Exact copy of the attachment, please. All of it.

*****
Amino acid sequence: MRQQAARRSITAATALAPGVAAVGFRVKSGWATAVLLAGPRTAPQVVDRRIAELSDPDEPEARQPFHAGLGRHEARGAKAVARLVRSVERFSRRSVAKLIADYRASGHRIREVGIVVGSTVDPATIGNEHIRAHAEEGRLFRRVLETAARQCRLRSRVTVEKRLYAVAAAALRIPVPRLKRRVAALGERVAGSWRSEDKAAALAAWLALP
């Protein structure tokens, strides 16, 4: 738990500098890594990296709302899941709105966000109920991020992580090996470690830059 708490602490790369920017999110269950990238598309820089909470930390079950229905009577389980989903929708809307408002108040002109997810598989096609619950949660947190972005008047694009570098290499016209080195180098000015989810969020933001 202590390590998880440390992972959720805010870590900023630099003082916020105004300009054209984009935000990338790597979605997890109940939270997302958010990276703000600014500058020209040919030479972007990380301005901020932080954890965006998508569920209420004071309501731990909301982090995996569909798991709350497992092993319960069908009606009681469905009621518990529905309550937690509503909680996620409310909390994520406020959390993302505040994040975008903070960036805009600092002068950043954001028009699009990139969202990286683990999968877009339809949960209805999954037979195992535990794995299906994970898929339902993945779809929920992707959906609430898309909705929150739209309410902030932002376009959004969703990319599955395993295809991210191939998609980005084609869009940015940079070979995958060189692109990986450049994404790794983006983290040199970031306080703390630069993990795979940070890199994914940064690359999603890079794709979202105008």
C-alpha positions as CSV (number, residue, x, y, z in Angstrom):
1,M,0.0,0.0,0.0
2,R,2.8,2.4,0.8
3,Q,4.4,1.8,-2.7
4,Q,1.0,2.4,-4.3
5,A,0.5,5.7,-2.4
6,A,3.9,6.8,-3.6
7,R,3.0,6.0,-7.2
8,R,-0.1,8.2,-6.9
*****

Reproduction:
Amino acid sequence: MRQQAARRSITAATALAPGVAAVGFRVKSGWATAVLLAGPRTAPQVVDRRIAELSDPDEPEARQPFHAGLGRHEARGAKAVARLVRSVERFSRRSVAKLIADYRASGHRIREVGIVVGSTVDPATIGNEHIRAHAEEGRLFRRVLETAARQCRLRSRVTVEKRLYAVAAAALRIPVPRLKRRVAALGERVAGSWRSEDKAAALAAWLALP
């Protein structure tokens, strides 16, 4: 738990500098890594990296709302899941709105966000109920991020992580090996470690830059 708490602490790369920017999110269950990238598309820089909470930390079950229905009577389980989903929708809307408002108040002109997810598989096609619950949660947190972005008047694009570098290499016209080195180098000015989810969020933001 202590390590998880440390992972959720805010870590900023630099003082916020105004300009054209984009935000990338790597979605997890109940939270997302958010990276703000600014500058020209040919030479972007990380301005901020932080954890965006998508569920209420004071309501731990909301982090995996569909798991709350497992092993319960069908009606009681469905009621518990529905309550937690509503909680996620409310909390994520406020959390993302505040994040975008903070960036805009600092002068950043954001028009699009990139969202990286683990999968877009339809949960209805999954037979195992535990794995299906994970898929339902993945779809929920992707959906609430898309909705929150739209309410902030932002376009959004969703990319599955395993295809991210191939998609980005084609869009940015940079070979995958060189692109990986450049994404790794983006983290040199970031306080703390630069993990795979940070890199994914940064690359999603890079794709979202105008």
C-alpha positions as CSV (number, residue, x, y, z in Angstrom):
1,M,0.0,0.0,0.0
2,R,2.8,2.4,0.8
3,Q,4.4,1.8,-2.7
4,Q,1.0,2.4,-4.3
5,A,0.5,5.7,-2.4
6,A,3.9,6.8,-3.6
7,R,3.0,6.0,-7.2
8,R,-0.1,8.2,-6.9